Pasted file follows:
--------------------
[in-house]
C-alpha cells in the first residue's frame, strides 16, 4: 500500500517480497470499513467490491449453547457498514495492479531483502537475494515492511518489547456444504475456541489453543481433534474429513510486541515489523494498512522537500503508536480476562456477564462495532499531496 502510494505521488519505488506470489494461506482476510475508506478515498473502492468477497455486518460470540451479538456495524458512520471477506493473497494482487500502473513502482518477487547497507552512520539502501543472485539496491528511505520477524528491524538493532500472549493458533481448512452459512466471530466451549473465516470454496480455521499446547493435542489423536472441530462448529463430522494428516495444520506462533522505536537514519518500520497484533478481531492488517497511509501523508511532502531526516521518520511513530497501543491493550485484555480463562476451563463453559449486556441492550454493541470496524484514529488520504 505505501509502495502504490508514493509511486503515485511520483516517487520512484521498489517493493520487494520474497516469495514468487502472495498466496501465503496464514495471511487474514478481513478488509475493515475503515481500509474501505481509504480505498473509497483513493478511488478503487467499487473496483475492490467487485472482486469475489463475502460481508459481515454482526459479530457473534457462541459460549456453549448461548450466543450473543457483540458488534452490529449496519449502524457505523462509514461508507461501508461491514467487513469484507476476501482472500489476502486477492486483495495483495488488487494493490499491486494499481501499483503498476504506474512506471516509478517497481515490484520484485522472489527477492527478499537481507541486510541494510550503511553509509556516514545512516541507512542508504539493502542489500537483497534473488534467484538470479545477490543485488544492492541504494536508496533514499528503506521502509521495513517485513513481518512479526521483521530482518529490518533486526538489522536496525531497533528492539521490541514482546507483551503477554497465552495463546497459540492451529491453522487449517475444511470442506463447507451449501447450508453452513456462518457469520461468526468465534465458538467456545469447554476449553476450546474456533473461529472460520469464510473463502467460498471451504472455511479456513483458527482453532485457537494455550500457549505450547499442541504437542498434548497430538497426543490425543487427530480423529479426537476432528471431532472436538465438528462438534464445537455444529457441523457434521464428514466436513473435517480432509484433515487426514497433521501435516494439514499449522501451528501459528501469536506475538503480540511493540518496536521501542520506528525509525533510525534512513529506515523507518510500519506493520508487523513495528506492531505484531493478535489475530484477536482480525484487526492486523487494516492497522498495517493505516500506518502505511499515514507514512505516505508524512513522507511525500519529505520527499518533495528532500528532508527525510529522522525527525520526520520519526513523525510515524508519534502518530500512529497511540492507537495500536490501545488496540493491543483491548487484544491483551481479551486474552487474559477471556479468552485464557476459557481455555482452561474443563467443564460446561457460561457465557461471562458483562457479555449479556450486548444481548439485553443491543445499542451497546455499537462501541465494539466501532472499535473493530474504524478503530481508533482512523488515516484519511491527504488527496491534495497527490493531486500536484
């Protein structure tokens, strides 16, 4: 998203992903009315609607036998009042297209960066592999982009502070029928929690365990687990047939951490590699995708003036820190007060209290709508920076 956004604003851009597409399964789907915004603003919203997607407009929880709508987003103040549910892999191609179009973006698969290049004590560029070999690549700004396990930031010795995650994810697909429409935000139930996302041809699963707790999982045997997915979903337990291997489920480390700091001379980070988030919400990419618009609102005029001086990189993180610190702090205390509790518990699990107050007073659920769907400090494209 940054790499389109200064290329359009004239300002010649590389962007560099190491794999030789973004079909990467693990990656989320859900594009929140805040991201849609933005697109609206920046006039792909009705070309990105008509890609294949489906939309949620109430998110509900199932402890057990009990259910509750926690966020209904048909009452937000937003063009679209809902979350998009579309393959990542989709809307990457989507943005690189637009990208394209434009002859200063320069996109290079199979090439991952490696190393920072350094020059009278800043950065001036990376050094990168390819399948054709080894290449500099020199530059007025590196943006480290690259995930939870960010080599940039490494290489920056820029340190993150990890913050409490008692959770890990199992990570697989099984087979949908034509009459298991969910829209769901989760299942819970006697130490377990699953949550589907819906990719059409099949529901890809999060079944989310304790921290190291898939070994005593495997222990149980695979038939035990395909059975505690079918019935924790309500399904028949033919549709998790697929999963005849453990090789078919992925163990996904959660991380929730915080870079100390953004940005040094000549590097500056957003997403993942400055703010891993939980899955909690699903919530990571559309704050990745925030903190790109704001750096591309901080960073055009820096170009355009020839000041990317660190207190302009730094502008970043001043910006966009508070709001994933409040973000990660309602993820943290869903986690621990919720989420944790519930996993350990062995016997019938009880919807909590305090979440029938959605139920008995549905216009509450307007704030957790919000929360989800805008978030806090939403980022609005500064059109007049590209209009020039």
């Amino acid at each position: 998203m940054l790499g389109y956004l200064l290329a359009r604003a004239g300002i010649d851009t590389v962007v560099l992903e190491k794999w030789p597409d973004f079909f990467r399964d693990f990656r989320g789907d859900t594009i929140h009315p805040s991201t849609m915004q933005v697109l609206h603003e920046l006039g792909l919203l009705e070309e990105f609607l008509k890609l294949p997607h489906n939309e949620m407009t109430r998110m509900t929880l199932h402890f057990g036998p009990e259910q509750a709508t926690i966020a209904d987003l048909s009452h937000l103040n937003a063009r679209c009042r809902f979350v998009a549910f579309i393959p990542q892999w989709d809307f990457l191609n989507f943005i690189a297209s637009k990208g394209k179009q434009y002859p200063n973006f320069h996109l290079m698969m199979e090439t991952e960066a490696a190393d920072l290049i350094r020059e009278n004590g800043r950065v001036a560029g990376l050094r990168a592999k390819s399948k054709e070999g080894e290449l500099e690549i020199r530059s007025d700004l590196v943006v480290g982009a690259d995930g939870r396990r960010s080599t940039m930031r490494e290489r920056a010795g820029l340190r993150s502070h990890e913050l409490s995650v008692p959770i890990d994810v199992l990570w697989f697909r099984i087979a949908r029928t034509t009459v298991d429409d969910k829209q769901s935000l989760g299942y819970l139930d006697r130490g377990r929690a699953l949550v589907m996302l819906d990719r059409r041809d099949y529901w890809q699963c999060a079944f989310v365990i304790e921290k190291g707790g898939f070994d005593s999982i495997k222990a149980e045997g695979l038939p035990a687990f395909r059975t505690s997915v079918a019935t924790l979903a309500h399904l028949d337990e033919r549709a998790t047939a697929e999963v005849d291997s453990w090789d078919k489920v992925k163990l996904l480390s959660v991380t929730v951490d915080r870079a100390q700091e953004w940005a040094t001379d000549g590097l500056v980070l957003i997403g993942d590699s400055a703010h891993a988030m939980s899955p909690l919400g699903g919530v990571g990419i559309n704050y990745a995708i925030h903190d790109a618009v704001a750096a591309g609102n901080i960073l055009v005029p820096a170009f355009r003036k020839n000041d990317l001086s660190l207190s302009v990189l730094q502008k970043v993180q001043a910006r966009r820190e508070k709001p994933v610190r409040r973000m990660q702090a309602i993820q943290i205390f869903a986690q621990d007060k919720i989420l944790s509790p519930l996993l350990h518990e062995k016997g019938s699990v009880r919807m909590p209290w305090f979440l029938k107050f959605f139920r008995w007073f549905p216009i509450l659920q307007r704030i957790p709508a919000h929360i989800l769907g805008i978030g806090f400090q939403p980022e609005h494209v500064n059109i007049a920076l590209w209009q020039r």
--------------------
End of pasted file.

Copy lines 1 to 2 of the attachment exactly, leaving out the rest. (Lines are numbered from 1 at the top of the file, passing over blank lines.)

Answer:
[in-house]
C-alpha cells in the first residue's frame, strides 16, 4: 500500500517480497470499513467490491449453547457498514495492479531483502537475494515492511518489547456444504475456541489453543481433534474429513510486541515489523494498512522537500503508536480476562456477564462495532499531496 502510494505521488519505488506470489494461506482476510475508506478515498473502492468477497455486518460470540451479538456495524458512520471477506493473497494482487500502473513502482518477487547497507552512520539502501543472485539496491528511505520477524528491524538493532500472549493458533481448512452459512466471530466451549473465516470454496480455521499446547493435542489423536472441530462448529463430522494428516495444520506462533522505536537514519518500520497484533478481531492488517497511509501523508511532502531526516521518520511513530497501543491493550485484555480463562476451563463453559449486556441492550454493541470496524484514529488520504 505505501509502495502504490508514493509511486503515485511520483516517487520512484521498489517493493520487494520474497516469495514468487502472495498466496501465503496464514495471511487474514478481513478488509475493515475503515481500509474501505481509504480505498473509497483513493478511488478503487467499487473496483475492490467487485472482486469475489463475502460481508459481515454482526459479530457473534457462541459460549456453549448461548450466543450473543457483540458488534452490529449496519449502524457505523462509514461508507461501508461491514467487513469484507476476501482472500489476502486477492486483495495483495488488487494493490499491486494499481501499483503498476504506474512506471516509478517497481515490484520484485522472489527477492527478499537481507541486510541494510550503511553509509556516514545512516541507512542508504539493502542489500537483497534473488534467484538470479545477490543485488544492492541504494536508496533514499528503506521502509521495513517485513513481518512479526521483521530482518529490518533486526538489522536496525531497533528492539521490541514482546507483551503477554497465552495463546497459540492451529491453522487449517475444511470442506463447507451449501447450508453452513456462518457469520461468526468465534465458538467456545469447554476449553476450546474456533473461529472460520469464510473463502467460498471451504472455511479456513483458527482453532485457537494455550500457549505450547499442541504437542498434548497430538497426543490425543487427530480423529479426537476432528471431532472436538465438528462438534464445537455444529457441523457434521464428514466436513473435517480432509484433515487426514497433521501435516494439514499449522501451528501459528501469536506475538503480540511493540518496536521501542520506528525509525533510525534512513529506515523507518510500519506493520508487523513495528506492531505484531493478535489475530484477536482480525484487526492486523487494516492497522498495517493505516500506518502505511499515514507514512505516505508524512513522507511525500519529505520527499518533495528532500528532508527525510529522522525527525520526520520519526513523525510515524508519534502518530500512529497511540492507537495500536490501545488496540493491543483491548487484544491483551481479551486474552487474559477471556479468552485464557476459557481455555482452561474443563467443564460446561457460561457465557461471562458483562457479555449479556450486548444481548439485553443491543445499542451497546455499537462501541465494539466501532472499535473493530474504524478503530481508533482512523488515516484519511491527504488527496491534495497527490493531486500536484